The Republican Senate majority leader chose Tuesday, the day after the Electoral College affirmed President-elect Joe Biden's victory, as the moment to pull the floor out from under the defeated President. He belatedly congratulated his old Senate colleague 38 days after his election victory that Trump still denies. Putting his authority on the line, McConnell also asked his Senate colleagues not to stage any stunts when Congress meets for a joint session to ratify the election on January 6, effectively crushing the President's hopes of an 11th hour reprieve, CNN reported.
The Senate leader's recognition of the election's result set up a dynamic between him and Biden that will be crucial and fascinating when they face one another from opposite ends of Pennsylvania Avenue. If McConnell clings on to his majority after two run-off elections in Georgia in January, he will be have a huge say in which of the new President's Cabinet picks can win confirmation. Biden's sweeping legislative plan could be under threat and nothing is going to have an easy passage through Congress if the current majority leader retains his current perch. So his courteous words on Tuesday may not be much of a guide for how the relationship will unfold. "Today, I want to congratulate President-elect Joe Biden. The President-elect is no stranger to the Senate. He has devoted himself to public service for many years," McConnell said, finally recognizing a reality cast in stone on November 3.
His move, characteristically, came in his own time after weeks remaining impervious to demands by Democrats and the media for him acknowledge Biden's rightful win. His indifference to pressure only emphasized his own power, a fact that in his deadpan way he appeared to relish. And his intransigence, which exacerbated the President's corrosive assault on democracy, came as a blow to any hopes that Biden's victory will transform the attitude of a Republican majority pre-programmed to confound Democratic Presidents. Still, McConnell's comments Tuesday were hugely symbolic, because they effectively put a lid on the Trump era. And his gesture toward Biden underscored how he plans to position himself as the counterbalance to the new President -- a longtime Senate sparring partner for whom he has respect.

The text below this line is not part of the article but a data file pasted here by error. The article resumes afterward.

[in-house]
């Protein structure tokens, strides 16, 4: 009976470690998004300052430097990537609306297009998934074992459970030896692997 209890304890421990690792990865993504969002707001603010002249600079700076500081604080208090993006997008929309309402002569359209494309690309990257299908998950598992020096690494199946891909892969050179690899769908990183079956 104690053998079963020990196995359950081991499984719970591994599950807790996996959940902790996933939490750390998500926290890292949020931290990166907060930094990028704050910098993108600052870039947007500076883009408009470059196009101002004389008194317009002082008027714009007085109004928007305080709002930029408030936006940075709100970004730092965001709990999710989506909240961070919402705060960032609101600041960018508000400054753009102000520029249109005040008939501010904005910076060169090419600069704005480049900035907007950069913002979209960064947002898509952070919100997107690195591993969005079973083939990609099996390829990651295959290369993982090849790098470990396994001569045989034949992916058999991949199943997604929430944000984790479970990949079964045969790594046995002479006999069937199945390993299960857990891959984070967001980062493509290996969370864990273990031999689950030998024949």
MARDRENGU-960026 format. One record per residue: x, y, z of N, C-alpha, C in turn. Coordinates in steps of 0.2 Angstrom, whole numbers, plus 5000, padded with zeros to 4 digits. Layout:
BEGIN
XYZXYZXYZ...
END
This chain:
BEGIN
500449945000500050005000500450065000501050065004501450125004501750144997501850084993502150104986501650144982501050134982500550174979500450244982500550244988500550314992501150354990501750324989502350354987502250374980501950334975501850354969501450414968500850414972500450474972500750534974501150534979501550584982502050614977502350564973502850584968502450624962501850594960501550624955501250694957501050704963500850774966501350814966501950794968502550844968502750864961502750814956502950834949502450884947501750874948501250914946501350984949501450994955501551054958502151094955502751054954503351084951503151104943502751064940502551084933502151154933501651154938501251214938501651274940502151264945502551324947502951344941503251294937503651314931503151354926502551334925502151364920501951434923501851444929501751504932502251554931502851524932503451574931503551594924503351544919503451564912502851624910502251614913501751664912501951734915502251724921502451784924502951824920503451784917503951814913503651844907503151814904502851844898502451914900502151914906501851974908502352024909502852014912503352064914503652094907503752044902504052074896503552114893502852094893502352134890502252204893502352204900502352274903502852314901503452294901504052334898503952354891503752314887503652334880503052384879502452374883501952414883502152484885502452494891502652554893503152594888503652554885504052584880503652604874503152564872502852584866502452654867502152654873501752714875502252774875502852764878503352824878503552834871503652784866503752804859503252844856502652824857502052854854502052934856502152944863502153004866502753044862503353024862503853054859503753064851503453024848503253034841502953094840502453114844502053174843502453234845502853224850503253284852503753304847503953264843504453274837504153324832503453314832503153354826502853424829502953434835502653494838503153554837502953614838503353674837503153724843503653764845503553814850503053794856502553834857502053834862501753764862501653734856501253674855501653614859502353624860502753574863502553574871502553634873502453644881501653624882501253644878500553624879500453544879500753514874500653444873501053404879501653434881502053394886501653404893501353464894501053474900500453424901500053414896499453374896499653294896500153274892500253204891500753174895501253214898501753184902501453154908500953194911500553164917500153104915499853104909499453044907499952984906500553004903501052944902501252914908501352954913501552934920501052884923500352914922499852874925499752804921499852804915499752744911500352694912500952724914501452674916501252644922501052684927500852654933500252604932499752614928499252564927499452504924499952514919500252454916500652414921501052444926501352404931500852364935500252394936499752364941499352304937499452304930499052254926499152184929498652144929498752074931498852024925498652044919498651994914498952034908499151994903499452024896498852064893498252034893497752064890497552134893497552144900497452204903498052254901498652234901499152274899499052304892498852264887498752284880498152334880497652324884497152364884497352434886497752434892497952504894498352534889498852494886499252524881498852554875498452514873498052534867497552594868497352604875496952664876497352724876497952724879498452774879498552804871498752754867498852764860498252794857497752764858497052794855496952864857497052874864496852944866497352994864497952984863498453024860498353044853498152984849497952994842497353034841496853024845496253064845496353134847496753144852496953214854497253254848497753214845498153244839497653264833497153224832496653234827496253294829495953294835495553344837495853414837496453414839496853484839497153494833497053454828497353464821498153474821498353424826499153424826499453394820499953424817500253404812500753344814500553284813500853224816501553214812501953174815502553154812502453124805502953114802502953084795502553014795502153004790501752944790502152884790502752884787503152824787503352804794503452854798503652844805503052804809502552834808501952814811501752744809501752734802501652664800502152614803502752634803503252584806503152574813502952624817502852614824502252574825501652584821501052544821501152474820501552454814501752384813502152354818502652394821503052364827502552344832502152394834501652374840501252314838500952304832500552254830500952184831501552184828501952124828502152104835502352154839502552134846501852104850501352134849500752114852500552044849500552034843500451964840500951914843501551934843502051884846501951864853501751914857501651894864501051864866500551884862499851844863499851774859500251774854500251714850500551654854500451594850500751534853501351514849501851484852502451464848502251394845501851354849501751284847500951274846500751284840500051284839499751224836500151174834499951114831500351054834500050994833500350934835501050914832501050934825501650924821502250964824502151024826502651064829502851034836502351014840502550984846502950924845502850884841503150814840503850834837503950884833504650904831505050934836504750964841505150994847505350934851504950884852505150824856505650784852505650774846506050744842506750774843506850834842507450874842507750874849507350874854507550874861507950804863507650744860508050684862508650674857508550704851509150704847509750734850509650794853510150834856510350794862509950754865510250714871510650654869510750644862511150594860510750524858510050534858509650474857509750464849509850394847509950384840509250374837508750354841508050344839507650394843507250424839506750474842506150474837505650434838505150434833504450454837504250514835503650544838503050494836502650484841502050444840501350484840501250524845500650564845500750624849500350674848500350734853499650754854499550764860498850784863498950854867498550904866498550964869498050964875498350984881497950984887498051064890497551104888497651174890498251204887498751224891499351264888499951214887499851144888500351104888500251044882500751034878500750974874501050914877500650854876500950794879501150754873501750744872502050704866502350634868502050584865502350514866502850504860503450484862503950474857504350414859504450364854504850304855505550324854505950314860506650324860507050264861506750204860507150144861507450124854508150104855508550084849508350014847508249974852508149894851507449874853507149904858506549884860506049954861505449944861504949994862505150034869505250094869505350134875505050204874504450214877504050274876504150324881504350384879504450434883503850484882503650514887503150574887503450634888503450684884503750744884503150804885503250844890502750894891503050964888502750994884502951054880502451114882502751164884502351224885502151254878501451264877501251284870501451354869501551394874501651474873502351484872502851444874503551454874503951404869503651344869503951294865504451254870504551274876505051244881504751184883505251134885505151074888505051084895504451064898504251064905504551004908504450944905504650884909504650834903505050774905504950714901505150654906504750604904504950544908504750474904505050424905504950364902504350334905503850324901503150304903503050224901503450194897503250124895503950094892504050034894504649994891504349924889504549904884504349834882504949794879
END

But the Kentucky Republican's move was not without risk. By defying the President, he risks igniting a long running feud with Trump who appears to be planning to set himself up as the GOP leader in exile after January 20. McConnell's hopes of retaining his perch as Senate Majority leader hinge on two Senate run-offs in January in Georgia that may turn on whether Trump is able to coax his base voters out when he's not on the ballot. But at the same time, McConnell also knows that he needs to bolster his case that a Republican Senate will need to be a check on a Democratic President and House of Representatives, so GOP voters need to show whatever happens.